Coreopsis typically begins blooming in early summer, and the blossoms can last a while. Less-hardy varieties tend to be longer-blooming, especially when deadheaded regularly to encourage new blossoms. As their bloom season progresses, be sure to leave a few flowers on the plants so birds can dine on the tasty seeds.

Some varieties, like verticillata, can extend creeping rhizomes, creating dense stands of the plant. Although these can become a little aggressive in a garden setting, they can easily be dug up and divided.

New Innovations

Breeding of coreopsis has been going on for quite some time, producing some amazing results. Combining both annual and tender perennial coreopsis with hardy varieties has widened the array of available colors and has also yielded some beautiful annuals that bloom nonstop summer through fall—no deadheading needed. These make a great alternative to the common chrysanthemum for late-summer and fall plantings. The popularity of coreopsis has brought many other species to market as novelty plants.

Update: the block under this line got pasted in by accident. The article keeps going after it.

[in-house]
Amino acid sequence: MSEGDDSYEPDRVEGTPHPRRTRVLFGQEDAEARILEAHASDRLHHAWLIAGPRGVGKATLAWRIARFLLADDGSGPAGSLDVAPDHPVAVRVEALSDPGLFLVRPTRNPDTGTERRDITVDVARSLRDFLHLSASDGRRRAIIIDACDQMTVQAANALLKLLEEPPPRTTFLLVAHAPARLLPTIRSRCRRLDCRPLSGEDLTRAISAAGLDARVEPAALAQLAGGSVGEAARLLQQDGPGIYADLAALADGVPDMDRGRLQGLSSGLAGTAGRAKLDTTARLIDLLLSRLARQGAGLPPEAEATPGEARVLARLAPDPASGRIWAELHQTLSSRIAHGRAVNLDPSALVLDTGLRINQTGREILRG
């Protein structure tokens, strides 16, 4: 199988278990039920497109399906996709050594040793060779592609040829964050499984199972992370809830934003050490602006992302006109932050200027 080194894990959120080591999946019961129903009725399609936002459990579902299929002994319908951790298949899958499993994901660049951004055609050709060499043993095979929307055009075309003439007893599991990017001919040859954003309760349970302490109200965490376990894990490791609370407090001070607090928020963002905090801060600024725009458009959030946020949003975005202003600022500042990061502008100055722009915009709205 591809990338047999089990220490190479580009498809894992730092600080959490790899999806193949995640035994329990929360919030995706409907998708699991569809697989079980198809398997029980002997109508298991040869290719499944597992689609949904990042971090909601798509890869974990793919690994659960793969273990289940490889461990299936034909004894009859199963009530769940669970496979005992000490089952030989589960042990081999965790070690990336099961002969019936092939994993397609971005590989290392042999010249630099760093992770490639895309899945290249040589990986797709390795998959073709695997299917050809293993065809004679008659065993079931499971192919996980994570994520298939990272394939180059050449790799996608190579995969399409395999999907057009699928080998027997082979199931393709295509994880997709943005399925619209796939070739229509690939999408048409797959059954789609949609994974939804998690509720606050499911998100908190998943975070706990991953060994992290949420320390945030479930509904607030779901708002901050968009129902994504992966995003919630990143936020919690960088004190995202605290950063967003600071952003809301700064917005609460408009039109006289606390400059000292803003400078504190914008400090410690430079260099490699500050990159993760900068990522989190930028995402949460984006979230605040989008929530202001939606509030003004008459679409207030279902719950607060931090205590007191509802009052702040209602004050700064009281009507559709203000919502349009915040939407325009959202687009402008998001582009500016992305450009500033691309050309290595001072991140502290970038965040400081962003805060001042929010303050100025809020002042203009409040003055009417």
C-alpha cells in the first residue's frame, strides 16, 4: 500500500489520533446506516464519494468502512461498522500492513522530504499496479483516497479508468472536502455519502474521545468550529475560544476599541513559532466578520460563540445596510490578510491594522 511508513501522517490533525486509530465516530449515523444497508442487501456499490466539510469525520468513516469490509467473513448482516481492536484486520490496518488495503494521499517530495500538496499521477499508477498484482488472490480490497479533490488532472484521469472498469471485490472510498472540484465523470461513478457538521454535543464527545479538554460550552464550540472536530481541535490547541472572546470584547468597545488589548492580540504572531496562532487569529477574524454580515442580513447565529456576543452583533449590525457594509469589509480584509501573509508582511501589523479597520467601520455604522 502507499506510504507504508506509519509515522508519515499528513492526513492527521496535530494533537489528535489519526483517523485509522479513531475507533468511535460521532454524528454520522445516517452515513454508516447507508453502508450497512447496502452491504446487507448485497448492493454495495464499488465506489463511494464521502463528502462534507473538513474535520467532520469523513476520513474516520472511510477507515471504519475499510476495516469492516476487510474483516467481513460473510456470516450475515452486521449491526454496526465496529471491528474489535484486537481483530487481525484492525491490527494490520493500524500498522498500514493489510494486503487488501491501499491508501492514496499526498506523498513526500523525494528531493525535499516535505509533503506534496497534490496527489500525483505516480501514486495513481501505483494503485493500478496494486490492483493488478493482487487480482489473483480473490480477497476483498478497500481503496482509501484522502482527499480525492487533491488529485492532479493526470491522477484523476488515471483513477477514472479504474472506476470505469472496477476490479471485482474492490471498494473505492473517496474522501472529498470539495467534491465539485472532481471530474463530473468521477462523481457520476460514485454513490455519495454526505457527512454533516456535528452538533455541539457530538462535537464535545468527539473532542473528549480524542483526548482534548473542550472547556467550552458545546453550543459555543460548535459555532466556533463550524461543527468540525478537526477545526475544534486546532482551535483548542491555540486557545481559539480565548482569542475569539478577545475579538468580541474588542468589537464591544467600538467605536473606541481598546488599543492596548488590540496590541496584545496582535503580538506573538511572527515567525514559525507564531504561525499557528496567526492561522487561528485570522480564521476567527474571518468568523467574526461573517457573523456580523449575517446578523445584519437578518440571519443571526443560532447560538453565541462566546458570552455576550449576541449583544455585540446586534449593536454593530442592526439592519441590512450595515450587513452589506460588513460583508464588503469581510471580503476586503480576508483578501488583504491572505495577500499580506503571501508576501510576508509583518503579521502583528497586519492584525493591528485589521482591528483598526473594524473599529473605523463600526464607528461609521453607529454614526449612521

More Varieties of Coreopsis

Coreopsis Overview

Genus Name Coreopsis
Common Name Coreopsis
Plant Type Perennial
Light Sun
Height 6 to 6 inches
Width 1 to 3 feet
Flower Color Orange, Pink, Red, Yellow
Foliage Color Blue/Green, Chartreuse/Gold
Season Features Fall Bloom, Summer Bloom
Special Features Attracts Birds, Cut Flowers, Good for Containers, Low Maintenance